Add urgency to your landing page

Putting urgency or scarcity cues on your page, especially near your ‘Book Now’ button, can help drive conversions. When we realize there’s less of something, we generally want it more – think of trying to resist taking the last cookie!

cookies

Yum

What’s the difference between urgency and scarcity? Ugrency is a time constraint, and scarcity is a numerical constraint.

To highlight urgency, you can display time constrains by telling the reader when the competition or offer will end. Some hotel marketers even add a live countdown timer which displays how much time is left to take part. Net Affinity offers Action Bars, tools that can be customized with a countdown, a calendar, or text. See one in action here.

Use Scarcity to drive more participants

Competitions often use scarcity to encourage entrants. In the copy, they make it clear that there will be only ‘4 lucky couples’ who will win, or say there are only 2 coupons available. This shows that the product is scarce and more people will want to take part.

You might have already noticed this on Amazon. When a product is scarce, they display the number of items left in stock in big red letters. People driven by fear of the product being gone, or envy, will want to buy it before somebody else does.

hotel pillows scarcity

Final Checks

When you’ve gone through the above steps, there are two important final checks to make:

Do you have all the relevant information on the page?

Are there important start or end dates? What’s the price? Who is the target audience? How can they participate/book/sign up?

Check and make sure your hotel’s branding is present and clearly visible, your top benefits are highlighted, and you have some form of social proof.

Does your landing page look good on mobile?

This is one it’s easy to overlook if you’re in a rush to launch. However, even the best responsive landing pages sometimes need a bit of tweaking.

To look for problems that aren’t obvious on desktop, make sure you check out your landing page on phones and tablets before you click ‘go’ on your campaign. Much of your campaign traffic will likely come through mobile. Be prepared.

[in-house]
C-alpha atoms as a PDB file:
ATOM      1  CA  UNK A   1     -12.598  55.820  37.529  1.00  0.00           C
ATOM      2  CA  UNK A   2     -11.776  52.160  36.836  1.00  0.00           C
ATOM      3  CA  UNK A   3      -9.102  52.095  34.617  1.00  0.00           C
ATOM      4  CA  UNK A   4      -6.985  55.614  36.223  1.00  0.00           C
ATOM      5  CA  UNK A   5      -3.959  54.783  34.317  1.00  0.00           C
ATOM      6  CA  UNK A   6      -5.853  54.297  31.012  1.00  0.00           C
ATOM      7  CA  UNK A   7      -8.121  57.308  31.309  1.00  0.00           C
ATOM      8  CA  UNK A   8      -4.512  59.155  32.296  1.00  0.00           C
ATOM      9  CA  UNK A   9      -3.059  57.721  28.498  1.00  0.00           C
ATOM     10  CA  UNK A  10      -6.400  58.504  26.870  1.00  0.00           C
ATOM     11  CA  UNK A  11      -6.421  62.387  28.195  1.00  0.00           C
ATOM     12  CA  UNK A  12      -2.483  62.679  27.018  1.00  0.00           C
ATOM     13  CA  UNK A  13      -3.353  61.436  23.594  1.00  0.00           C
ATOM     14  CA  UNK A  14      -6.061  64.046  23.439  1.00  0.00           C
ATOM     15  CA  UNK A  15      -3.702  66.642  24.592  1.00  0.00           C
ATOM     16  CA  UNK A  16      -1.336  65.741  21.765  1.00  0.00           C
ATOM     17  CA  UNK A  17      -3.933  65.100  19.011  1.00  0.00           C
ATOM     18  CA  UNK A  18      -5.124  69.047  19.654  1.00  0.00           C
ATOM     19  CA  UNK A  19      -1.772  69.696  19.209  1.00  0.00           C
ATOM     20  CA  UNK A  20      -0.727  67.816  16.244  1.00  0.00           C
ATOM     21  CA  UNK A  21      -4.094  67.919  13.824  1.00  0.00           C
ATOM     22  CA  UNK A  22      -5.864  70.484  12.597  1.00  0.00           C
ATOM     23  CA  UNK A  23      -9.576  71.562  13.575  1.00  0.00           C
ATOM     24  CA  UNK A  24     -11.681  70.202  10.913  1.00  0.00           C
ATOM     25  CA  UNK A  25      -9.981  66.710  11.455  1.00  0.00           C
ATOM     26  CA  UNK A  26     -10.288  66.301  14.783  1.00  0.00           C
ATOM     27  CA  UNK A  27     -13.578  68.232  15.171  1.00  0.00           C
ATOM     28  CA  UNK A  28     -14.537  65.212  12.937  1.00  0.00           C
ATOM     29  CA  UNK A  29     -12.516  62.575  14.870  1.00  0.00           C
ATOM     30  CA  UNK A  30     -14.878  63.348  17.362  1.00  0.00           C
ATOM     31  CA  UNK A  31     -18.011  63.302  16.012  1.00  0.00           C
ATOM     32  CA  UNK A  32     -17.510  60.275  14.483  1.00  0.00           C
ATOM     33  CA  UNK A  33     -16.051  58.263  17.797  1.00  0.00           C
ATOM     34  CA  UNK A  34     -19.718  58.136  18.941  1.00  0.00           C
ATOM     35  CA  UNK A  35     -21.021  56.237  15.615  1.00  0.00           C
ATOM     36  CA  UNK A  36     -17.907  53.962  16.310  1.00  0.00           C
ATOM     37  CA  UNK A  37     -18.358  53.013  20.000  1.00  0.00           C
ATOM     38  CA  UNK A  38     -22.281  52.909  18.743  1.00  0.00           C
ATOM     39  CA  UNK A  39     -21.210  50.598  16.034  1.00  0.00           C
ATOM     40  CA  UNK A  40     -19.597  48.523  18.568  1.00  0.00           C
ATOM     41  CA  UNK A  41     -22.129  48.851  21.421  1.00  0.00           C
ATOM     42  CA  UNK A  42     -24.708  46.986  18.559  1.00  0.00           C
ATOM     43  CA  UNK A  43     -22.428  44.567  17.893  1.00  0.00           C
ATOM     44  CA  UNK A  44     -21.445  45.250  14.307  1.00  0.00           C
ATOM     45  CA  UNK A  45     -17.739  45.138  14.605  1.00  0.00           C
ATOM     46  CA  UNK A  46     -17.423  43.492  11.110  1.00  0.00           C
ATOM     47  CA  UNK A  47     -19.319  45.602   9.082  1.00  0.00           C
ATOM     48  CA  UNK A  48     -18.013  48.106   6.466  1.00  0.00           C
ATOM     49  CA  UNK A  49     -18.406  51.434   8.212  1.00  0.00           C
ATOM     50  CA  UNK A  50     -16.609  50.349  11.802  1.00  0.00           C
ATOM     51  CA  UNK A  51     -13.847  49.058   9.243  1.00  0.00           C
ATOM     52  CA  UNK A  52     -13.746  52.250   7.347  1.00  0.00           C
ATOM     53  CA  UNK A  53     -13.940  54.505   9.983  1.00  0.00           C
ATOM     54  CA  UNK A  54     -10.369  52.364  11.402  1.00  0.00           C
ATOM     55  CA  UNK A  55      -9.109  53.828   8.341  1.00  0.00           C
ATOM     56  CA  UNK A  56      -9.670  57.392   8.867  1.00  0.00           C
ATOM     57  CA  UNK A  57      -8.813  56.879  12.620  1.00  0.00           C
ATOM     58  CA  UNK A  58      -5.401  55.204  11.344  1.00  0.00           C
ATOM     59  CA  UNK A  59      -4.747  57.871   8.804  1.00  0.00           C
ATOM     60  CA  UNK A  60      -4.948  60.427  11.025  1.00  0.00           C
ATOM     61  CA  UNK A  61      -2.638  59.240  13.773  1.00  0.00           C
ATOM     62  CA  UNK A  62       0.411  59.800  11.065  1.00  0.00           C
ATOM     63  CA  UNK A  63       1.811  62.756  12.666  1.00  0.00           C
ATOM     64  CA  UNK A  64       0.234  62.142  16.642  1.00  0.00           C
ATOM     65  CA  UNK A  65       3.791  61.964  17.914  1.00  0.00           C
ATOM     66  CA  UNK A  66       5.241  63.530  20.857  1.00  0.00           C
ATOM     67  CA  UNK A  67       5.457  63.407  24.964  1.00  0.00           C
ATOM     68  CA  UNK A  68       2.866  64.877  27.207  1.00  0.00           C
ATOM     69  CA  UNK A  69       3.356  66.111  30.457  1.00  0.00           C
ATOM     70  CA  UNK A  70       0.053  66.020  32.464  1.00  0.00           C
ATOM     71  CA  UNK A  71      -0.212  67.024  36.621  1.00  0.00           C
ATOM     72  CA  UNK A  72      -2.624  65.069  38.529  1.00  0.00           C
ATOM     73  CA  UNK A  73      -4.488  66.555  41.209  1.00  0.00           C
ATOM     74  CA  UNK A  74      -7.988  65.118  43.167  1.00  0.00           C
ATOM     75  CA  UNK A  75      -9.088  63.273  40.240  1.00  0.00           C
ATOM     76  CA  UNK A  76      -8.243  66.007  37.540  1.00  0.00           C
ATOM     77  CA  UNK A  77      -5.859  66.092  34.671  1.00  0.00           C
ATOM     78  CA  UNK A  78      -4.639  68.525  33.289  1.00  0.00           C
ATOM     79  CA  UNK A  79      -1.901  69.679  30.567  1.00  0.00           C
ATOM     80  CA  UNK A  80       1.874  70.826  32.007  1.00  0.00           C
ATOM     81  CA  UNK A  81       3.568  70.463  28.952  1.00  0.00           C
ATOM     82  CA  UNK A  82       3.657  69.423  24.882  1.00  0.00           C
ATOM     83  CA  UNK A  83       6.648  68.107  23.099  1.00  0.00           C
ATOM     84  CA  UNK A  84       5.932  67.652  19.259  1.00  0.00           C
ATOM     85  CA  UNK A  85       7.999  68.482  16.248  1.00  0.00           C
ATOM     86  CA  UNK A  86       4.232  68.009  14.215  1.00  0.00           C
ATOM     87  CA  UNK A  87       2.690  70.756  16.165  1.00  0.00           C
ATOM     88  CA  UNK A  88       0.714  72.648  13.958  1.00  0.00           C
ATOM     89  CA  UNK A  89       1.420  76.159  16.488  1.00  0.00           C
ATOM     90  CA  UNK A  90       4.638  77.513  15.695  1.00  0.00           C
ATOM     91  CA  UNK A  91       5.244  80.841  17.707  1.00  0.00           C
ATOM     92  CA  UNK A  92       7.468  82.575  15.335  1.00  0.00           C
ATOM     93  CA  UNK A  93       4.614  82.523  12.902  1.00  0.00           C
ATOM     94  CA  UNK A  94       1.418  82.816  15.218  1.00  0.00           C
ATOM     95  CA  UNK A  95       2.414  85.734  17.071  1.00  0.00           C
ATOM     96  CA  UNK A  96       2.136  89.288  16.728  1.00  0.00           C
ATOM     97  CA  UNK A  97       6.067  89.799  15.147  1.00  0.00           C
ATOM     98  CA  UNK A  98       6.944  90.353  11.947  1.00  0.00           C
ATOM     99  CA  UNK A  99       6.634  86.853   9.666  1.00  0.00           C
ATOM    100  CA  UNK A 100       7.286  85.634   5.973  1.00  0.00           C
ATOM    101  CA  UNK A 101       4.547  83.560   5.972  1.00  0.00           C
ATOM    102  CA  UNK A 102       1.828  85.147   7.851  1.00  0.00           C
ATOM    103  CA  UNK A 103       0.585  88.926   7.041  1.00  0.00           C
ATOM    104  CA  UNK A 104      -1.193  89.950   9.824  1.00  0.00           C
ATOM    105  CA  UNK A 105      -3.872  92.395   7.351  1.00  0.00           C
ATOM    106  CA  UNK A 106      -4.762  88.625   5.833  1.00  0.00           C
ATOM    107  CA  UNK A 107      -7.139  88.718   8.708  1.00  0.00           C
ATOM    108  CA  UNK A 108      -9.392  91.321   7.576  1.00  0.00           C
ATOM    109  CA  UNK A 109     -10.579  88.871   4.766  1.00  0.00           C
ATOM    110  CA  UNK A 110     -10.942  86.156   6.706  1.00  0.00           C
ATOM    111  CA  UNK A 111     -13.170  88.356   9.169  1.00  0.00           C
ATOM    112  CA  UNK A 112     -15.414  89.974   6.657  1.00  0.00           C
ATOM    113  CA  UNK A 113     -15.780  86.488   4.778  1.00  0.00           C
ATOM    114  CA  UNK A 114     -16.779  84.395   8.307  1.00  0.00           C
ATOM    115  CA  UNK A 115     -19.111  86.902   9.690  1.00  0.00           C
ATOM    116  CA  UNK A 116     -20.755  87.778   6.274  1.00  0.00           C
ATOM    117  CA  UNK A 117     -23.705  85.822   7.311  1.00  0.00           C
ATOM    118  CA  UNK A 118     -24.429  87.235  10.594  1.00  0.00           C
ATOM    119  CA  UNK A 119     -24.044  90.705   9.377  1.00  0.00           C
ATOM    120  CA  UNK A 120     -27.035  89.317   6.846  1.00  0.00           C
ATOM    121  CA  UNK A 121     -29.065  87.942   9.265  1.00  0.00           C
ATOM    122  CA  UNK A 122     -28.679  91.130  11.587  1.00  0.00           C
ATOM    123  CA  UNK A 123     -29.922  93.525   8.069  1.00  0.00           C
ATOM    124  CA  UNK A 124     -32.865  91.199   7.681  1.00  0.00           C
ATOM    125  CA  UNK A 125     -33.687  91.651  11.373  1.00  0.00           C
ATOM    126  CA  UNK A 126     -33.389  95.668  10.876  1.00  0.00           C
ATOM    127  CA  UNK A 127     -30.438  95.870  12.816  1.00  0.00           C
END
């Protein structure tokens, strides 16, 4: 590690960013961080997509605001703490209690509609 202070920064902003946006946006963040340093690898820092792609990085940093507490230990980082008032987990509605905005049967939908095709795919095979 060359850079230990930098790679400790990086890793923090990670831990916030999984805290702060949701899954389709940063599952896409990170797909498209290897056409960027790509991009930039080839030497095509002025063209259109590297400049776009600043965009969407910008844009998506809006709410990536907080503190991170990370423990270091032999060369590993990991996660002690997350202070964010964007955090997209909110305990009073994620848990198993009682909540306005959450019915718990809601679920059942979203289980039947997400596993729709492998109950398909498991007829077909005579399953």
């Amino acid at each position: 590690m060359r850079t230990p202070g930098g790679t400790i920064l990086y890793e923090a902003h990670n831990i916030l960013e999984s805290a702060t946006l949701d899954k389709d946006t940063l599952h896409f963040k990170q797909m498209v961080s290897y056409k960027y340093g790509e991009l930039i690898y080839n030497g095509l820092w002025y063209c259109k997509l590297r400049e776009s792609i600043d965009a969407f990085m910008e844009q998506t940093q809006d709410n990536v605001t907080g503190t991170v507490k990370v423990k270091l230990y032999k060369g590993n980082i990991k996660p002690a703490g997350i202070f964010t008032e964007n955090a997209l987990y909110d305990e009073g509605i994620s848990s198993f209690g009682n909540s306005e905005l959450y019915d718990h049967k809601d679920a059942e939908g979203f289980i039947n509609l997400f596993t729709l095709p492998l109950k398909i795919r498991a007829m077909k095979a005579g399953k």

Guide users through a responsive booking engine

Whether your users are on desktop or mobile, there should be an accessible, easily navigated booking engine for them to use.

If your booking engine isn’t up to scratch, you risk losing your users as soon as they try to make a booking.

Your booking engine provider should provide a clean, simple solution for both desktop and mobile devices. This benefits not only traffic from your landing pages, but all the traffic on your site. If you truly wish to drive direct bookings, your booking engine needs to be as intuitive as one they’d find on a big OTA or third party site.

Don’t dump users in too late in the booking process!

Net Affinity data shows that landing users on a page on your main website, rather than in your booking engine, increases conversion rate strongly.

Users are more likely to simply bounce out of your website if the first thing they see is a page in your booking engine.

Here’s the equivalent: imagine clicking on a shoe ad and being taken to a checkout page with the shoe already in your cart. You didn’t get to check out the different colors, look at other shoes from the seller, or even decide if you were sure you wanted them!

You want to be clear and direct in your message to visitors, but you don’t want them to feel forced into deciding.

A landing page is the perfect compromise. It sends only the message you want (instead of all the distracting messages on your homepage), it’s exactly what guests want to see (because they clicked on the ad), and it leaves the door open to either book, come back later, or leave.

Conclusion

Used properly, landing pages send the right message to the right person at the right time.

They help convert paid traffic into direct bookings.

Instead of simply dropping your carefully-acquired paid traffic onto your website’s homepage, you’ll bring them to pages with a single message for a single campaign. Focus your efforts where they’re likely to succeed.

Does your hotel use landing pages? Which do’s and don’t’s are you ticking off the list above?